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Tavern Style Isn’t Just Chicago’s Signature Pizza, but Its Signature Food

Chicagoans are ordering a ton of thin-crust pies during the pandemic. A brief history of the style — and why it may edge out Italian beef as our quintessential delicacy.

A tavern-style pie from Pat’s Pizza in Lincoln Park   Photo: Ryan Segedi

For me, so far, the highlight of the stay-at-home order has been eating a 12-inch tavern-style pizza from J.B. Alberto’s (1326 West Morse Avenue). From opening the box to see those perfectly ruled square cuts, to biting through the thick, gooey cheese to reach the crispy crust, that pizza was just about the best $20 I’d ever spent.

According to Yelp, a lot of Chicagoans have been feeling the same way. On the site’s map of the most popular delivery order unique to Illinois during COVID-19, thin-crust pizza is No. 1.

“Our business has been fantastic,” says J.B. Alberto’s owner Tony Troiano, whose restaurant, which was takeout- and delivery-only even before the pandemic, has been selling more pies than ever. “Our business model was perfect for COVID. Four o’clock, we get blasted with dinner rush. People are just eating, watching Netflix, consuming libations.”

Deep dish pizza, beloved by tourists, is such a well-established Chicago cliche that when Jay Leno did a week of Tonight Shows here, he joked about hotels placing a Pizzeria Uno pie under every pillow. But most Chicagoans prefer thin-crust pizza, sliced into squares. It’s the quintessential Chicago pizza, and it may be the quintessential Chicago food, period.

Even more than deep dish, tavern-style pizza is a uniquely Chicago delicacy with a uniquely Chicago story. According to Peter Regas, a local pizza historian who blogs at pizzahistorybook.com, pizza didn’t catch on in Chicago until after it did in New York City. While the food was served in Italian bakeries here in the early 20th Century, and the first pizzeria, Granato’s, opened in 1924 on Taylor Street, pizza wasn’t popular among Chicago’s masses until the early 1940s, after the end of Prohibition.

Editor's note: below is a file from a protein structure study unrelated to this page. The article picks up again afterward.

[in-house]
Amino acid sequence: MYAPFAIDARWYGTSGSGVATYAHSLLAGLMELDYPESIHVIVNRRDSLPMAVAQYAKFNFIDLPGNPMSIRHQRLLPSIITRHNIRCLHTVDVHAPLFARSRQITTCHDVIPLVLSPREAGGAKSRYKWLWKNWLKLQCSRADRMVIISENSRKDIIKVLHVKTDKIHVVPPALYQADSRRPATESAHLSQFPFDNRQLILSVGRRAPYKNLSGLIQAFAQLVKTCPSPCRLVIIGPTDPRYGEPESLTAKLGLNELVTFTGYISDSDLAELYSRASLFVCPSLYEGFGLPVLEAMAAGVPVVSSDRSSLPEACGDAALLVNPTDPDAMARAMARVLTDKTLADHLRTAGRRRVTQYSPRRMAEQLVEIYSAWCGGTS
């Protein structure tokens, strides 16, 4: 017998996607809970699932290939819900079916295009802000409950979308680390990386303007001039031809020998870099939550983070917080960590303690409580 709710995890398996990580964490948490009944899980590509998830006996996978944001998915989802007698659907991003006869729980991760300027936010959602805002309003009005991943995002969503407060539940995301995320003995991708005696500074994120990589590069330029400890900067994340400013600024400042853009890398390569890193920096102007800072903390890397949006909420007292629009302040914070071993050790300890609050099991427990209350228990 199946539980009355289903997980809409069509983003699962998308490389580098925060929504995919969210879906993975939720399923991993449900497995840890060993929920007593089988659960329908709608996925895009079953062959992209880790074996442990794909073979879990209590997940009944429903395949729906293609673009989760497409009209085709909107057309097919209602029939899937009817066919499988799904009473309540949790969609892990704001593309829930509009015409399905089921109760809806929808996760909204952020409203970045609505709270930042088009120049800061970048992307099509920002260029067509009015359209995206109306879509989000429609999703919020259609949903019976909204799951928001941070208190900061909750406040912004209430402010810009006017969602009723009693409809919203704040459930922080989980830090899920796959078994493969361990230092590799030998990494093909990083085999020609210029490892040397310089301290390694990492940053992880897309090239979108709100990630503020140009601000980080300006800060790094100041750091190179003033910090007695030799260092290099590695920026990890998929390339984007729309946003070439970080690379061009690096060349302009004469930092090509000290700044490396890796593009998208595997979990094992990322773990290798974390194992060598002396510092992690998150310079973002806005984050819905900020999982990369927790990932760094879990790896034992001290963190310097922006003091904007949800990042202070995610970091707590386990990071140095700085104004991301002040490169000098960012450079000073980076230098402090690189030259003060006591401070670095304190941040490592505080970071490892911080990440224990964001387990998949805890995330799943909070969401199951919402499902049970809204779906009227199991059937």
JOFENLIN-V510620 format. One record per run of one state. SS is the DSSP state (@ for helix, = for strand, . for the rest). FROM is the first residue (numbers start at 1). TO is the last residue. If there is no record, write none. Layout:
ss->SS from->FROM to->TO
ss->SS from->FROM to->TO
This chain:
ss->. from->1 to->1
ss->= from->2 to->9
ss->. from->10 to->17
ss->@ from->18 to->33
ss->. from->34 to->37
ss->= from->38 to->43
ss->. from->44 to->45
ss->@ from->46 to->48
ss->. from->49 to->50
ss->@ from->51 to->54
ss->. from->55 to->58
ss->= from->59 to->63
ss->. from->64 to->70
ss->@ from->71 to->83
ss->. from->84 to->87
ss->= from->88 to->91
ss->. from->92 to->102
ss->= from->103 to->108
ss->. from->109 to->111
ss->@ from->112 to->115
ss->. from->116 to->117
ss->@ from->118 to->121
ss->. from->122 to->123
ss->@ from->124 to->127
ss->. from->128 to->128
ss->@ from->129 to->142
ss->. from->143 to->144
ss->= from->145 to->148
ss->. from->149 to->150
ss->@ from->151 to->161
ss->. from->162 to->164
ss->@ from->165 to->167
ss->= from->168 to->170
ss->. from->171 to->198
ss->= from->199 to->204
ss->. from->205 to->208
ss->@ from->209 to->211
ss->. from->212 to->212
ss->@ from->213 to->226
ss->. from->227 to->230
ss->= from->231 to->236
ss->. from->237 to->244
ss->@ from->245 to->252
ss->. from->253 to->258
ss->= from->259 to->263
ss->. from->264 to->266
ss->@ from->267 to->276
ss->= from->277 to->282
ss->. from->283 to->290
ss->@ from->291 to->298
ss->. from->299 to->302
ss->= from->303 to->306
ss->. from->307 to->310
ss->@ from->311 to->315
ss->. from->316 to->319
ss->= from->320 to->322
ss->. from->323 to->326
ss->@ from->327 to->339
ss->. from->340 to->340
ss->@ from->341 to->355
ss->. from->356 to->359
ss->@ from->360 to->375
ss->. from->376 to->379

As a result, pizza was served mostly in taverns, often as an enticement to drink alcohol. Possibly because taverns usually didn’t have silverware or plates, the owners sliced the pizza into little squares, which could be set on napkins. (Similar horizontal cuts can also be found on Quad Cities-style pizza and the St. Louis provel cheese pizza.)

Chicago tavern owners were also less beholden to Old World traditions than New Yorkers, many of whom hailed from the Campania region of Italy, where pizza originated. The New Yorkers hand tossed their dough, just like their forebears. Chicagoans rolled theirs, eventually leading to the use of mechanical sheeters. The machines were faster and more economical than rolling pins, and also produced a thinner crust than a hand-tossed pizza.

“Chicago’s pizzeria culture was formed primarily by non-bakers who went into the tavern business and used pizza as a side product,” Regas says. “East Coast pizzeria culture was formed far earlier by Campania-born bakers and thus was more organic, more traditionalist.”

East Coast pizzerias also put more emphasis on sauce, while Chicago taverns piled on the cheese to produce “a heartier meal as opposed to a snack.”

The same methods are still used to produce Chicago tavern-style pizzas. Candlelite (7452 North Western Avenue), which has been in business since 1950, uses a sheeter to roll its dough, says co-owner Patrick Fowler. The result is a crust that’s almost as crisp as a cracker.

“The tavern-style thin crust is almost as thin as you can get,” says Fowler. Any thinner, and the pie would be nothing but cheese. “[I’ve] never seen it as thin in other cities. Deep dish does exist in other towns, whereas thin crust does not. There’s Pizzeria Uno, and the whole folklore about that. I think people think it’s a cool story, but [deep dish] is not as regularly consumed.”

(Deep dish is also a bad takeout/delivery option; it takes 45 minutes to prepare, and doesn’t hold up as well for reheating or next-day cold pizza.)

Even on the heels of National Italian Beef Week, there’s an argument to be made that tavern-style thin-crust is not just the No. 1 Chicago pizza, but the No. 1 Chicago food altogether. Italian beef, hot dogs, and Polish sausage are legacies of the city’s slaughterhouse past. Thin-crust pizza is adaptable to a future in which meat is more expensive and less popular. You can order it with sausage and pepperoni, or without. Even a vegetarian pizza contains three of the four original major food groups. It has only one flaw: when a round pizza is cut into tavern slices, you end up with those little corner triangles that are nothing but crust.

“You give that to the person you like least at the table,” suggests Fowler. “Save the middle for people you like.”

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